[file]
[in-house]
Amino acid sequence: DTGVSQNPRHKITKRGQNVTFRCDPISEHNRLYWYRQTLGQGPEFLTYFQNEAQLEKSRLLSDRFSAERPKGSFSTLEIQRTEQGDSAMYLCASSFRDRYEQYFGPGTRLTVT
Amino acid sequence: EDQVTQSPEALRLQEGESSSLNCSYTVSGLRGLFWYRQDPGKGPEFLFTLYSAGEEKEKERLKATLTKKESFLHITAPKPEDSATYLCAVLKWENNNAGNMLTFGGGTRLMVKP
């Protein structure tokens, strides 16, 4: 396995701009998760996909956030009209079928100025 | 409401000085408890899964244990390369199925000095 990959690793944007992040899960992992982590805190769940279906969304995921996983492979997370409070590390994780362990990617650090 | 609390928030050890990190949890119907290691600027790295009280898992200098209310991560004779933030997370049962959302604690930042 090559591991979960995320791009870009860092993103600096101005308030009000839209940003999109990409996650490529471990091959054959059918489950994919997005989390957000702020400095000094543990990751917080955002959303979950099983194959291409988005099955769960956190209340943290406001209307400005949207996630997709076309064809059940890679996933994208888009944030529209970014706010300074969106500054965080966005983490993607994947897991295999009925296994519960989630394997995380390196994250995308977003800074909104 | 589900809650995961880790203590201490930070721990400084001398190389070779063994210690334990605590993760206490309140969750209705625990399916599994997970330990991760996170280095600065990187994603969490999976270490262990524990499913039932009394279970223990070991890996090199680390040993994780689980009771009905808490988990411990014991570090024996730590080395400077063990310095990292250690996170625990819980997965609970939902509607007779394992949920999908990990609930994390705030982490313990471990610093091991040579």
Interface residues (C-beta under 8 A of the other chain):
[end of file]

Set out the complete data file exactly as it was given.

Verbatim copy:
[in-house]
Amino acid sequence: DTGVSQNPRHKITKRGQNVTFRCDPISEHNRLYWYRQTLGQGPEFLTYFQNEAQLEKSRLLSDRFSAERPKGSFSTLEIQRTEQGDSAMYLCASSFRDRYEQYFGPGTRLTVT
Amino acid sequence: EDQVTQSPEALRLQEGESSSLNCSYTVSGLRGLFWYRQDPGKGPEFLFTLYSAGEEKEKERLKATLTKKESFLHITAPKPEDSATYLCAVLKWENNNAGNMLTFGGGTRLMVKP
């Protein structure tokens, strides 16, 4: 396995701009998760996909956030009209079928100025 | 409401000085408890899964244990390369199925000095 990959690793944007992040899960992992982590805190769940279906969304995921996983492979997370409070590390994780362990990617650090 | 609390928030050890990190949890119907290691600027790295009280898992200098209310991560004779933030997370049962959302604690930042 090559591991979960995320791009870009860092993103600096101005308030009000839209940003999109990409996650490529471990091959054959059918489950994919997005989390957000702020400095000094543990990751917080955002959303979950099983194959291409988005099955769960956190209340943290406001209307400005949207996630997709076309064809059940890679996933994208888009944030529209970014706010300074969106500054965080966005983490993607994947897991295999009925296994519960989630394997995380390196994250995308977003800074909104 | 589900809650995961880790203590201490930070721990400084001398190389070779063994210690334990605590993760206490309140969750209705625990399916599994997970330990991760996170280095600065990187994603969490999976270490262990524990499913039932009394279970223990070991890996090199680390040993994780689980009771009905808490988990411990014991570090024996730590080395400077063990310095990292250690996170625990819980997965609970939902509607007779394992949920999908990990609930994390705030982490313990471990610093091991040579």
Interface residues (C-beta under 8 A of the other chain):